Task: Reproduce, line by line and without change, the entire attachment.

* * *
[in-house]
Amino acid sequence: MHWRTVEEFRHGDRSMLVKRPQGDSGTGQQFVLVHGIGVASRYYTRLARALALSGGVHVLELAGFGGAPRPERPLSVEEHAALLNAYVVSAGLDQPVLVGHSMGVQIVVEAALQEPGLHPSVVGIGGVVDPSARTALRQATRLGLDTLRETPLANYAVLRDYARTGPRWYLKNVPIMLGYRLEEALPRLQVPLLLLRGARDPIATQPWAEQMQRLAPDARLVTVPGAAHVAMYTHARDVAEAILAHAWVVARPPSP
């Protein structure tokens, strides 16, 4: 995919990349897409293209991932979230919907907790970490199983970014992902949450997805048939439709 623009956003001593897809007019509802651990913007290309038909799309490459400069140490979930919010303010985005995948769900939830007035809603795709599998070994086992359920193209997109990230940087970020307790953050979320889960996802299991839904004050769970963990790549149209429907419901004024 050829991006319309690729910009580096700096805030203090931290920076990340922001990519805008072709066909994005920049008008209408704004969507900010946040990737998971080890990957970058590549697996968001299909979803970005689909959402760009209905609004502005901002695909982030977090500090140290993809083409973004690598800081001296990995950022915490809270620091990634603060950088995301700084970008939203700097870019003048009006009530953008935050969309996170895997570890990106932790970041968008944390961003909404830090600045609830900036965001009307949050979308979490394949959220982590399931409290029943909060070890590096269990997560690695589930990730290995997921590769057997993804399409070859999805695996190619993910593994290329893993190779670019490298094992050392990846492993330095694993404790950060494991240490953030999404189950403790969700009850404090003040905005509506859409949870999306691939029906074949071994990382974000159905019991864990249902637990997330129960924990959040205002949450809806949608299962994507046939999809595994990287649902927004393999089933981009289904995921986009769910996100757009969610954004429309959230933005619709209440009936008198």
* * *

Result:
[in-house]
Amino acid sequence: MHWRTVEEFRHGDRSMLVKRPQGDSGTGQQFVLVHGIGVASRYYTRLARALALSGGVHVLELAGFGGAPRPERPLSVEEHAALLNAYVVSAGLDQPVLVGHSMGVQIVVEAALQEPGLHPSVVGIGGVVDPSARTALRQATRLGLDTLRETPLANYAVLRDYARTGPRWYLKNVPIMLGYRLEEALPRLQVPLLLLRGARDPIATQPWAEQMQRLAPDARLVTVPGAAHVAMYTHARDVAEAILAHAWVVARPPSP
């Protein structure tokens, strides 16, 4: 995919990349897409293209991932979230919907907790970490199983970014992902949450997805048939439709 623009956003001593897809007019509802651990913007290309038909799309490459400069140490979930919010303010985005995948769900939830007035809603795709599998070994086992359920193209997109990230940087970020307790953050979320889960996802299991839904004050769970963990790549149209429907419901004024 050829991006319309690729910009580096700096805030203090931290920076990340922001990519805008072709066909994005920049008008209408704004969507900010946040990737998971080890990957970058590549697996968001299909979803970005689909959402760009209905609004502005901002695909982030977090500090140290993809083409973004690598800081001296990995950022915490809270620091990634603060950088995301700084970008939203700097870019003048009006009530953008935050969309996170895997570890990106932790970041968008944390961003909404830090600045609830900036965001009307949050979308979490394949959220982590399931409290029943909060070890590096269990997560690695589930990730290995997921590769057997993804399409070859999805695996190619993910593994290329893993190779670019490298094992050392990846492993330095694993404790950060494991240490953030999404189950403790969700009850404090003040905005509506859409949870999306691939029906074949071994990382974000159905019991864990249902637990997330129960924990959040205002949450809806949608299962994507046939999809595994990287649902927004393999089933981009289904995921986009769910996100757009969610954004429309959230933005619709209440009936008198």